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TfL Strike: Answers to Frequently Asked Questions

6 May 2014

A guide for staff at TfL, answering the most common questions about the strike

What am I expected to do during a strike?
 

TSSA will only take strike action once every other avenue of influence has been exhausted and when your officers and elected reps believe there is no other way to make members' views clear. It is a very serious sanction and that's why we ask that every member observes the strike.

Every member who does not observe the strike is directly undermining the union's bargaining power and making it harder for the union to protect all its members. When we call a strike we ask that members do not come into work. The best possible thing you can do is contact your local rep and volunteer to help out on the picket lines. It isn't illegal and it isn't dangerous.
 

Do I have to tell my employer that I am taking strike action?
 

It is often the case that management will send out formal-sounding letters telling you to declare in advance whether you will be taking industrial action. This can have the effect of misleading and intimidating members.

To be clear, you are under NO OBLIGATION to inform management in advance as to whether you will be taking part in strike action or action short of a strike. In order to fulfil legal requirements, employers have been provided with statistical information about TSSA members taking industrial action, but not individual names. However, if your manager asks you after the strike whether you took action, you should answer truthfully.
 

Am I breaking my contract by taking strike action?
 

All effective industrial action may be a breach of your contract of employment. However, because TSSA is conducting a statutory ballot and any action will be called formally, the law protects workers from dismissal whilst taking part in lawful industrial action or at any time within 12 weeks of the start of the action and, depending on the circumstances, dismissal may also be unfair if it takes place later.
 

What about the law and guidelines for picketing?
 

The point of the picket is to peacefully persuade members not to cross our picket lines ie to not go into work. Picketing is a legal activity and pickets should wear an armband indicating they are on duty. Placards and posters should be displayed stating 'OFFICIAL PICKET'.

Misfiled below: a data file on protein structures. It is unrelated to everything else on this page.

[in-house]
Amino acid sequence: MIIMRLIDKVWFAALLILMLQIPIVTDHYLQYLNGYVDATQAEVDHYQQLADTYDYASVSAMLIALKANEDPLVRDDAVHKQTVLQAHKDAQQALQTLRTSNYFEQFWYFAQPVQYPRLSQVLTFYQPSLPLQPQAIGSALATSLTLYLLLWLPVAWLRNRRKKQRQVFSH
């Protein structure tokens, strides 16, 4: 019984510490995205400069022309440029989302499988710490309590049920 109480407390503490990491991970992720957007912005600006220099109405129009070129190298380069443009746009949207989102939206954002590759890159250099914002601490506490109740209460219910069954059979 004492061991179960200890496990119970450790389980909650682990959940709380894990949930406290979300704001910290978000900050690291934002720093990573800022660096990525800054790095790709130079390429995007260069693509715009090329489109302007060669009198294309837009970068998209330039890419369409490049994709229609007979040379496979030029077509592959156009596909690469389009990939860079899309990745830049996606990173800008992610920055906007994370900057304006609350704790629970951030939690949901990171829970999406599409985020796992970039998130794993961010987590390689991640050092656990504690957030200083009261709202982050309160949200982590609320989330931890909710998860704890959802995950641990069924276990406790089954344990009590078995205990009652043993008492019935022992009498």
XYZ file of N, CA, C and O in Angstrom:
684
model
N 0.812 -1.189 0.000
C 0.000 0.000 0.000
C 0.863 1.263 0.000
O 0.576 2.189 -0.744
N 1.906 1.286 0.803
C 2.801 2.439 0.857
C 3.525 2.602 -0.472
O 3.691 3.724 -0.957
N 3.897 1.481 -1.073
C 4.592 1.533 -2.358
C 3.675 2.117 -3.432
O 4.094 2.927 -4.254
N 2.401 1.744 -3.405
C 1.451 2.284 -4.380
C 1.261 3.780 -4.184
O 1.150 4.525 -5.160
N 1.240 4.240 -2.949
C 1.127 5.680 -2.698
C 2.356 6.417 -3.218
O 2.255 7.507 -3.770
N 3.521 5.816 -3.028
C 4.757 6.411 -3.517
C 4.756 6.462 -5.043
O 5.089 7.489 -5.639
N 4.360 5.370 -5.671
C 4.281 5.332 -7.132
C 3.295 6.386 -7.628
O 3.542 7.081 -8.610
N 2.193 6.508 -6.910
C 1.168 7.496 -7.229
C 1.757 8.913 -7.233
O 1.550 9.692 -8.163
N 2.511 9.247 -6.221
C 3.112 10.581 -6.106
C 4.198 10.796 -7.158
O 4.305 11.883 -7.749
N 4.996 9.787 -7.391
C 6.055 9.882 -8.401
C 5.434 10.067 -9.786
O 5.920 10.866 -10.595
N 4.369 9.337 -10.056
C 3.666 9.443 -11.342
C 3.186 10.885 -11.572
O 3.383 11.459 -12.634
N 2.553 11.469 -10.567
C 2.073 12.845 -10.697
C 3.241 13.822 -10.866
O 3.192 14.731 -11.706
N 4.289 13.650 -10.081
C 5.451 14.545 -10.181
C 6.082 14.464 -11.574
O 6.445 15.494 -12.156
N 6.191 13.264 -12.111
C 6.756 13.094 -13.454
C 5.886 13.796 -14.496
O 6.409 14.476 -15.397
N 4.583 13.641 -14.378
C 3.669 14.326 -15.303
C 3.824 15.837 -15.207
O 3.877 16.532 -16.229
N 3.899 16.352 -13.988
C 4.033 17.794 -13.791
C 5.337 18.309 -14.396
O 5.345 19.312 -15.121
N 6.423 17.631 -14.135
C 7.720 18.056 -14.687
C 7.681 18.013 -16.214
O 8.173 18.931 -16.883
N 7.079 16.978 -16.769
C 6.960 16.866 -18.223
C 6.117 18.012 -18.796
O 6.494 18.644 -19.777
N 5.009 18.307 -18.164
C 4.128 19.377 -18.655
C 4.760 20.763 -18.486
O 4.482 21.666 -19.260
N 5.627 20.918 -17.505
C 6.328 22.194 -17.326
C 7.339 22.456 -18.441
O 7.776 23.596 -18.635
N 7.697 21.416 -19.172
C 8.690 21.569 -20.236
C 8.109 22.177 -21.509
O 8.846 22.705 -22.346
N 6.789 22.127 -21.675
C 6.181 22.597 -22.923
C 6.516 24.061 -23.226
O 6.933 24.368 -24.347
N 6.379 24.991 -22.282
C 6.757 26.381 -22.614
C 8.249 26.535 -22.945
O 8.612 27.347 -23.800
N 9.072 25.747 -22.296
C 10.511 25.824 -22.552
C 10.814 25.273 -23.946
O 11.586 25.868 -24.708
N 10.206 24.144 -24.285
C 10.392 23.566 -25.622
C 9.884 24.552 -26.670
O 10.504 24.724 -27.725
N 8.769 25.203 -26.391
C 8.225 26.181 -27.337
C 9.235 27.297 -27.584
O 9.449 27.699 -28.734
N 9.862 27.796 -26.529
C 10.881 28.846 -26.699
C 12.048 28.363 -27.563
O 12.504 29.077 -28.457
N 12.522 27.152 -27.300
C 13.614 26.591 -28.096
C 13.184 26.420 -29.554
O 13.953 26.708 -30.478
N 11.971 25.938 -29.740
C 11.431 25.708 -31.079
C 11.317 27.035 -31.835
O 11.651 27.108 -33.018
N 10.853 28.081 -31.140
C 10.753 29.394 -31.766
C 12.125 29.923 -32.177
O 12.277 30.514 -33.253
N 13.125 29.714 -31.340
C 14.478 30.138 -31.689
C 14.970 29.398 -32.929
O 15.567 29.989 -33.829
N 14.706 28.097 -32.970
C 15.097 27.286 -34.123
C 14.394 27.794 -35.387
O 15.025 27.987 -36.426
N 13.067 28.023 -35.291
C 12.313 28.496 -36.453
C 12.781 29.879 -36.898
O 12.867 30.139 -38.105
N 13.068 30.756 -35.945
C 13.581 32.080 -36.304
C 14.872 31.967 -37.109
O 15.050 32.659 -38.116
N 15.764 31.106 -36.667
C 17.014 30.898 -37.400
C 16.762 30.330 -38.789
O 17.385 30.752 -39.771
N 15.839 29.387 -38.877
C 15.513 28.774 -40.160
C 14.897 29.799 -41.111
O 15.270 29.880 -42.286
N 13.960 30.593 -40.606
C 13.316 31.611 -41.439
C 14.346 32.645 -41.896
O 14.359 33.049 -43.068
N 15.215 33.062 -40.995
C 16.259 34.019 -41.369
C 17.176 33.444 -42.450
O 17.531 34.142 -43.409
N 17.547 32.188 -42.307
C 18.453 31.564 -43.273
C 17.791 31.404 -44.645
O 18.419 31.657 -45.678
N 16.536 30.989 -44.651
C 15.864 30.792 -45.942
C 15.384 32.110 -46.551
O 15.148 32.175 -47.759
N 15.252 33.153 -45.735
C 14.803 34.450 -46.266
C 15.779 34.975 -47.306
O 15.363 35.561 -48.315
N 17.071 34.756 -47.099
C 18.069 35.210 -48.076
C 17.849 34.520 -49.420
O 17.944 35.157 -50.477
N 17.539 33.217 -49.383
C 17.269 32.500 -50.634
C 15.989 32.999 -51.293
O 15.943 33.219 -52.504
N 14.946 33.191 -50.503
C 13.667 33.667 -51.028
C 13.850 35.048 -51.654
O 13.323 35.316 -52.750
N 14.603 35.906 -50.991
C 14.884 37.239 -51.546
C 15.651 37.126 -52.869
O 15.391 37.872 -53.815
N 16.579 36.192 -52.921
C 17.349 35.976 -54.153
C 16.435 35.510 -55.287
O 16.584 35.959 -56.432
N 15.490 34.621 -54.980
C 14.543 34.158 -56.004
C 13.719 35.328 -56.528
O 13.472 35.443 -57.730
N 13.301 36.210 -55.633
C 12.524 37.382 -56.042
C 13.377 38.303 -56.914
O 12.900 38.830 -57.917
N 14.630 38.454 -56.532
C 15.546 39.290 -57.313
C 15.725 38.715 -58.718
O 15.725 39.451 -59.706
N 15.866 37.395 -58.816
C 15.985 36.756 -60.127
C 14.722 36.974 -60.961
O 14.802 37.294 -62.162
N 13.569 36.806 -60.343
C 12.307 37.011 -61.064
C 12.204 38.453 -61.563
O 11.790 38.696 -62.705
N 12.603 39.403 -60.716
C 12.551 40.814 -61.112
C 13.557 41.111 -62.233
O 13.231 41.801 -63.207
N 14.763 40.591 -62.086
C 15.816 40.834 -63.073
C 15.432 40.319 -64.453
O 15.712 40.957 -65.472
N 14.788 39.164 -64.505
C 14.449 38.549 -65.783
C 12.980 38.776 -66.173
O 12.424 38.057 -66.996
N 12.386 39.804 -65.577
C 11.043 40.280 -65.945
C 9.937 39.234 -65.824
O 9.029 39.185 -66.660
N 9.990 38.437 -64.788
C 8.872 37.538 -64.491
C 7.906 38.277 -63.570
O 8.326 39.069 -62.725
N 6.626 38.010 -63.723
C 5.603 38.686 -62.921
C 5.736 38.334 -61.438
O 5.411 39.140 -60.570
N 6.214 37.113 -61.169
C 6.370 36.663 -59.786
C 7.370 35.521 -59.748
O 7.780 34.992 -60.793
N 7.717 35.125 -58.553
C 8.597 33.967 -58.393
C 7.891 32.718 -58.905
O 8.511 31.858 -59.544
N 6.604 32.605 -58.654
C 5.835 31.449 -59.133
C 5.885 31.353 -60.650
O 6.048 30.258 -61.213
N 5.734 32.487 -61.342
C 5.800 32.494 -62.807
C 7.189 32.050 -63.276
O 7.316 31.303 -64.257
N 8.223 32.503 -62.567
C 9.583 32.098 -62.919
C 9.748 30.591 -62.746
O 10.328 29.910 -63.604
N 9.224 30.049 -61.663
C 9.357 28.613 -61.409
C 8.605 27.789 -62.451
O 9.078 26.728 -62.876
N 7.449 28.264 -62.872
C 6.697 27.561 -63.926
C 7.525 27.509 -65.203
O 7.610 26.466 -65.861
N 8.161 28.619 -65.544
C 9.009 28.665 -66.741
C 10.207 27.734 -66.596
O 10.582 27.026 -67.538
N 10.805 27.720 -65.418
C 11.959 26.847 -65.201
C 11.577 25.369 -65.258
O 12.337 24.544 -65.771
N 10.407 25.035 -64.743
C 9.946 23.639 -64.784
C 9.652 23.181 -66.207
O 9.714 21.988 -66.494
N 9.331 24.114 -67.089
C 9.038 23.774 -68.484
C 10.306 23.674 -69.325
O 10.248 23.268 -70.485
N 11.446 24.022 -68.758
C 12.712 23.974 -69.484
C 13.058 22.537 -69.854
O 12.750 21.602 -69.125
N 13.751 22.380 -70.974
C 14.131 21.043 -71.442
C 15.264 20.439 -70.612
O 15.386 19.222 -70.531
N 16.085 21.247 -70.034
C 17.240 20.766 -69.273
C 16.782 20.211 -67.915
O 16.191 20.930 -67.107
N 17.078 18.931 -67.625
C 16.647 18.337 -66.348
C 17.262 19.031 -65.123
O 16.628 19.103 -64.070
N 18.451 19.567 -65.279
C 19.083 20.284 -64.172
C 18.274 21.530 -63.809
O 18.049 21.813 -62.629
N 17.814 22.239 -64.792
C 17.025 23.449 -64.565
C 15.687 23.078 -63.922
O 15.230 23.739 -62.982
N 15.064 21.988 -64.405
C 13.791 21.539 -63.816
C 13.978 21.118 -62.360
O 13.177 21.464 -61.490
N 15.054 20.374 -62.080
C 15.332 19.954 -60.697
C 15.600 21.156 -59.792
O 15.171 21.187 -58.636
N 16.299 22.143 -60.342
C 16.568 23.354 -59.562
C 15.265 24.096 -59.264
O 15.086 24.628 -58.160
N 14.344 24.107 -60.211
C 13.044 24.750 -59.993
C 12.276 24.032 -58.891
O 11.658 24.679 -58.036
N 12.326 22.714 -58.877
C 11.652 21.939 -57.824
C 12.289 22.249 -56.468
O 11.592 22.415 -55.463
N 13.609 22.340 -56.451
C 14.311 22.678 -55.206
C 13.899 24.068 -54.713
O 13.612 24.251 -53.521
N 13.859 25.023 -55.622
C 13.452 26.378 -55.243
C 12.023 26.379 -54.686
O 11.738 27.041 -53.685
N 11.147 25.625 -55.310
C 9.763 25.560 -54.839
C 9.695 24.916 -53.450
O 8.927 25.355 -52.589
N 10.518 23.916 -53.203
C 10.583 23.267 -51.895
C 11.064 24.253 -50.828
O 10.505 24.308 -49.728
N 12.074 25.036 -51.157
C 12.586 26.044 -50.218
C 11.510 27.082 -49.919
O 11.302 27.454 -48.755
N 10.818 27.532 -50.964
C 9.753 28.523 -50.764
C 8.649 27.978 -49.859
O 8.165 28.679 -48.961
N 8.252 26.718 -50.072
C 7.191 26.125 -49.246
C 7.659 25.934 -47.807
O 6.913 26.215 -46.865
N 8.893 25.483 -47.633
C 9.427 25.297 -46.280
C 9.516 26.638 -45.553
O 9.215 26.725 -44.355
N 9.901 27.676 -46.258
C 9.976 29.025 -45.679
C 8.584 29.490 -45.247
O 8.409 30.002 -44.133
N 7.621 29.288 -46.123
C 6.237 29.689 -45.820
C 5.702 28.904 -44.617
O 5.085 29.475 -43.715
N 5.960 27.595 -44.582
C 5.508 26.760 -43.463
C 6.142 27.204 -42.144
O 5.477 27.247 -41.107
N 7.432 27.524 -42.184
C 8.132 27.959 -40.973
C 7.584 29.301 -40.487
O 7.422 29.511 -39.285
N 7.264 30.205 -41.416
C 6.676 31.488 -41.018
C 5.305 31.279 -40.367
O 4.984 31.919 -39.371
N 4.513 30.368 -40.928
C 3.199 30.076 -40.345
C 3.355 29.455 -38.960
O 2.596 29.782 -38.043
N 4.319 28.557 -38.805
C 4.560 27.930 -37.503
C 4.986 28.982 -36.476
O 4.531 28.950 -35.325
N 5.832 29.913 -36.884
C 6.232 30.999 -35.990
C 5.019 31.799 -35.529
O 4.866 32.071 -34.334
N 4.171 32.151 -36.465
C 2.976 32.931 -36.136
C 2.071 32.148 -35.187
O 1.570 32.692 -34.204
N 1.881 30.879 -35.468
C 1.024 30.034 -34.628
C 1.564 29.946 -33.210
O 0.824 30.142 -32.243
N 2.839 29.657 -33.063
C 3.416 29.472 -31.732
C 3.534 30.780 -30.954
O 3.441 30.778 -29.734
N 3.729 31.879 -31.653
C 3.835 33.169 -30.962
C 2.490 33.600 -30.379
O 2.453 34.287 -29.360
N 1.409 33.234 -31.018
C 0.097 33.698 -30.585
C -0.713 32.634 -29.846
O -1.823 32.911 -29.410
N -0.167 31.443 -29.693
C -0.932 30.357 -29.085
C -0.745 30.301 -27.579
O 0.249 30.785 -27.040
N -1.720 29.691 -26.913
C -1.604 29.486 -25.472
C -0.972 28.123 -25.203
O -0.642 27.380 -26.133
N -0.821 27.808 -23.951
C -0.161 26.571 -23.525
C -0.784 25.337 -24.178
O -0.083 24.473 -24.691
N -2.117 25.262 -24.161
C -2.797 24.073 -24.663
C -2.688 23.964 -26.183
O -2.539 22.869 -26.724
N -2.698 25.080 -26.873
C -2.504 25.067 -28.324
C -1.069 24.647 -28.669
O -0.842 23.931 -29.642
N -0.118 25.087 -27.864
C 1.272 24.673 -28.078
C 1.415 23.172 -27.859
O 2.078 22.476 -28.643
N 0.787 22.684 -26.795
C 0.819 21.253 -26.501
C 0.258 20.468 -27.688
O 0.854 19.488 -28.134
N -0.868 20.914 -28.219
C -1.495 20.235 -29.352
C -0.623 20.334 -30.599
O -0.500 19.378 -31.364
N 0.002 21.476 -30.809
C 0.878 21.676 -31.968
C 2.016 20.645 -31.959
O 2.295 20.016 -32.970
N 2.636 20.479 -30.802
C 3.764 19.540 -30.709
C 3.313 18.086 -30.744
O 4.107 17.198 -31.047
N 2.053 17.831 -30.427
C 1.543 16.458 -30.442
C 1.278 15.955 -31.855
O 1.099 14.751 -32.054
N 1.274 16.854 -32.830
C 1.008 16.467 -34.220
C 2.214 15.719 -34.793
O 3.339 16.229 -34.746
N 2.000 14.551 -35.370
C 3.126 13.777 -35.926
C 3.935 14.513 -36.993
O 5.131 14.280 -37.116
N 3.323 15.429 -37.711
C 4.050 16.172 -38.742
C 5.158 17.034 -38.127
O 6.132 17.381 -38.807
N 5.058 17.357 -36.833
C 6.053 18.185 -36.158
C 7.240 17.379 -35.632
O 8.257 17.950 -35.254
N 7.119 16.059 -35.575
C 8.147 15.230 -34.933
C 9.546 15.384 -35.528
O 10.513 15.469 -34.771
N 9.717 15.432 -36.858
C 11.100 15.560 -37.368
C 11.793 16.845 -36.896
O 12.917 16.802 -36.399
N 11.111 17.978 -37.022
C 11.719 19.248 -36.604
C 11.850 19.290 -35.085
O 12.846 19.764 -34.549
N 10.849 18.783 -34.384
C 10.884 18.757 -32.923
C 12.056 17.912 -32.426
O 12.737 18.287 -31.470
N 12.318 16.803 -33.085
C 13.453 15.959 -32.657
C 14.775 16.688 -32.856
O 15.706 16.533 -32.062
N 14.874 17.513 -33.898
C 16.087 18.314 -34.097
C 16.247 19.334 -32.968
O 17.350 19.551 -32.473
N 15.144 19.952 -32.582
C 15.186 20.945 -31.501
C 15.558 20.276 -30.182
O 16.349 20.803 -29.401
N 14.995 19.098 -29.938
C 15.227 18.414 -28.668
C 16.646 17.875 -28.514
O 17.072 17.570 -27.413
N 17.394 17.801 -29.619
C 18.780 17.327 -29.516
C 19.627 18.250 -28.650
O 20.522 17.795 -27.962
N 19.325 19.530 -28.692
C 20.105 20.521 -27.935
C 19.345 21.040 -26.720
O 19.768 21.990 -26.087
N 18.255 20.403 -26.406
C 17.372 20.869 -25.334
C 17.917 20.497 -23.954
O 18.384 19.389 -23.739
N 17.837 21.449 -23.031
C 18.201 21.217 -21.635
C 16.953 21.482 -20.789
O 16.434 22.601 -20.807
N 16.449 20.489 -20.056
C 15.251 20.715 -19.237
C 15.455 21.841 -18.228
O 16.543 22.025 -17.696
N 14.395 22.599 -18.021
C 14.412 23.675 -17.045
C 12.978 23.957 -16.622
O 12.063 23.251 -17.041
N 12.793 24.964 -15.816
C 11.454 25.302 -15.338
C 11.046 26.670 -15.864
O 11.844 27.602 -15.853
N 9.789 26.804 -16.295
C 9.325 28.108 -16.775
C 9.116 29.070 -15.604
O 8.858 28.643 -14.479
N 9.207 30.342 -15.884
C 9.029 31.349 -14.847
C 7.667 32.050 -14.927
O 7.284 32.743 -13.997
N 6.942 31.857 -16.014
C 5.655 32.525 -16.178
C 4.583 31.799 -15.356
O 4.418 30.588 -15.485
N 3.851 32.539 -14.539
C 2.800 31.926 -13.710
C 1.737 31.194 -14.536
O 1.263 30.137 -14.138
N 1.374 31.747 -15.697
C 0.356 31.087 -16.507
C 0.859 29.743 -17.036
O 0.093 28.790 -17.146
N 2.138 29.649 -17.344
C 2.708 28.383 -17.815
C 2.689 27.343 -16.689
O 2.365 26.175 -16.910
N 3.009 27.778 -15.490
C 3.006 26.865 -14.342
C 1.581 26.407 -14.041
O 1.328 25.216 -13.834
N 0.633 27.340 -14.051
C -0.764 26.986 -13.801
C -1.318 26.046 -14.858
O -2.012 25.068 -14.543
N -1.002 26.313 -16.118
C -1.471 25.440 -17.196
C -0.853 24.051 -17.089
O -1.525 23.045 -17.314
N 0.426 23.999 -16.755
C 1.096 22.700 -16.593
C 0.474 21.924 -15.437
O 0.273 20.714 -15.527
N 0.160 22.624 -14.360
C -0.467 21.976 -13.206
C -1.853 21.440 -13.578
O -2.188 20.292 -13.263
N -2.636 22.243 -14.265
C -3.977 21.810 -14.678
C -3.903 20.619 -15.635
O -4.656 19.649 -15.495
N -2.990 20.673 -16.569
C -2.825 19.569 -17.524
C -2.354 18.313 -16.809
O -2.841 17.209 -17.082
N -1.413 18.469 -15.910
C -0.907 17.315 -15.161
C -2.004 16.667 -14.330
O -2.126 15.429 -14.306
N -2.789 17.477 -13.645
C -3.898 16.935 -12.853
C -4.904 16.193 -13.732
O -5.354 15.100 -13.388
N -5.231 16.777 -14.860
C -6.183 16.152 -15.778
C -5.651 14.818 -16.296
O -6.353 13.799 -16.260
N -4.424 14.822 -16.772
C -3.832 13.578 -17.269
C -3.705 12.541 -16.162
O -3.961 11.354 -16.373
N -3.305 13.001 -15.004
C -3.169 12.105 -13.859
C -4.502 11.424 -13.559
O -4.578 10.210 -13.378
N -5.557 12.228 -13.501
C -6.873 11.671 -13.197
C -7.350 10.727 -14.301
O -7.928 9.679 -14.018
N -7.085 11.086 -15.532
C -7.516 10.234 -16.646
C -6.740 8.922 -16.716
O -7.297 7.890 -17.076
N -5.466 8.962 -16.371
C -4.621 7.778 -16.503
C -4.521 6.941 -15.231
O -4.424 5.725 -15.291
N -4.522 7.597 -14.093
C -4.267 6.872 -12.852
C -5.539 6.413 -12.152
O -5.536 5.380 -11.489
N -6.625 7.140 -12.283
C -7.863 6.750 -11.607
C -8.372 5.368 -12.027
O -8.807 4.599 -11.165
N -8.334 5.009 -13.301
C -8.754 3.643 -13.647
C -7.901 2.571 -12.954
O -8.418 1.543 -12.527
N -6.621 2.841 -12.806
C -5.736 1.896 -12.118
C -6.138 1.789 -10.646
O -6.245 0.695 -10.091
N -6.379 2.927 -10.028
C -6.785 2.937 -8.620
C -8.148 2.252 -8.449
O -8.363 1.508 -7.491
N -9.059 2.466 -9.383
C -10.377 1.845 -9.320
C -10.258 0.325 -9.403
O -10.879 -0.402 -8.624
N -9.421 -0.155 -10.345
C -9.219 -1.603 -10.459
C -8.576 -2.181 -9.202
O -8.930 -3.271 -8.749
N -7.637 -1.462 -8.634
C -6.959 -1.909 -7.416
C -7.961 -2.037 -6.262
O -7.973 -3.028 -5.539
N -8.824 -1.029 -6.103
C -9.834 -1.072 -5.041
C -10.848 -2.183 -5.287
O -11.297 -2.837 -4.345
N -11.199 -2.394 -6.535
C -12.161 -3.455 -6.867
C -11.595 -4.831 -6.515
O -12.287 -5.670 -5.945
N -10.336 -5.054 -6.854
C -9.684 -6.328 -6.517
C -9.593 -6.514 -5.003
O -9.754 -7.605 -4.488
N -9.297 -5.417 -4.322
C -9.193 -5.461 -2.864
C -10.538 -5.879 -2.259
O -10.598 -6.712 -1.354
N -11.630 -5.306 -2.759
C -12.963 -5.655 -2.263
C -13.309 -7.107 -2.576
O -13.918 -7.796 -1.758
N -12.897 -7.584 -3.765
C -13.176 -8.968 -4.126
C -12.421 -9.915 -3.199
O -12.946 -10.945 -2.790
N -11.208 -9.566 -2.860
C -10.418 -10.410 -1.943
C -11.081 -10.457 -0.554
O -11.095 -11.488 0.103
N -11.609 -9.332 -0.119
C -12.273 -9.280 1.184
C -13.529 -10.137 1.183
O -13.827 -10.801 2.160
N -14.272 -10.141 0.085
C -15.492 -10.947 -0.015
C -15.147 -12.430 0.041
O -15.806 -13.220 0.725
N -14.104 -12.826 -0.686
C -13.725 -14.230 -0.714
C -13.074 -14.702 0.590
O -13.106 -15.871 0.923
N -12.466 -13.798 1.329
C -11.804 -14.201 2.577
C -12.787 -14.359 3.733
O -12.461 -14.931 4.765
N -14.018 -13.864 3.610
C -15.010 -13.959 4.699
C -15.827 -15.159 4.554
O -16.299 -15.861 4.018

Peaceful picketing is entirely legal. Picketing should be carried out at or near an entrance or exit from a site at which the members work. When others who are not in dispute come into work or use these entrances or exits, pickets must not interfere with them.
 

Do I have to reschedule work that I miss because of action?
 

No, TSSA's advice is that you do not reschedule work, including meetings. The point of taking action is to cause disruption in order to persuade the employers to return to negotiations.
 

Until what point can I join the union and still take part in strike action?
 

People can join the union at any point up to and including on the picket line on a day of action and lawfully join the strike. You can take part in action short of strike immediately, as soon as you have joined TSSA.

If you join TSSA before the close of the ballot, provided there is time you will also be able to vote in the ballot for action.
 

What is the point of taking action? What effect will I have?
 

TfL is an essential public service that ensures ALL forms of transport in London keep moving every day, and our work during the Olympics gained us public support and visibility. We perform many diverse but valuable roles and all play a part in delivering TfL’s objectives. During this dispute it is vital that we stand together and take action with our colleagues in Unite and RMT to demonstrates our strength and our resolve. Office staff are as important as customer-facing or operational staff.

Strikes are effective; London Underground refused to even negotiate until staff took action. We have tried to negotiate with TfL and they have refused. It is time for us to take action together to protect our livelihoods, both now and in the future.


For more information, see TfL Unions Together website.
 

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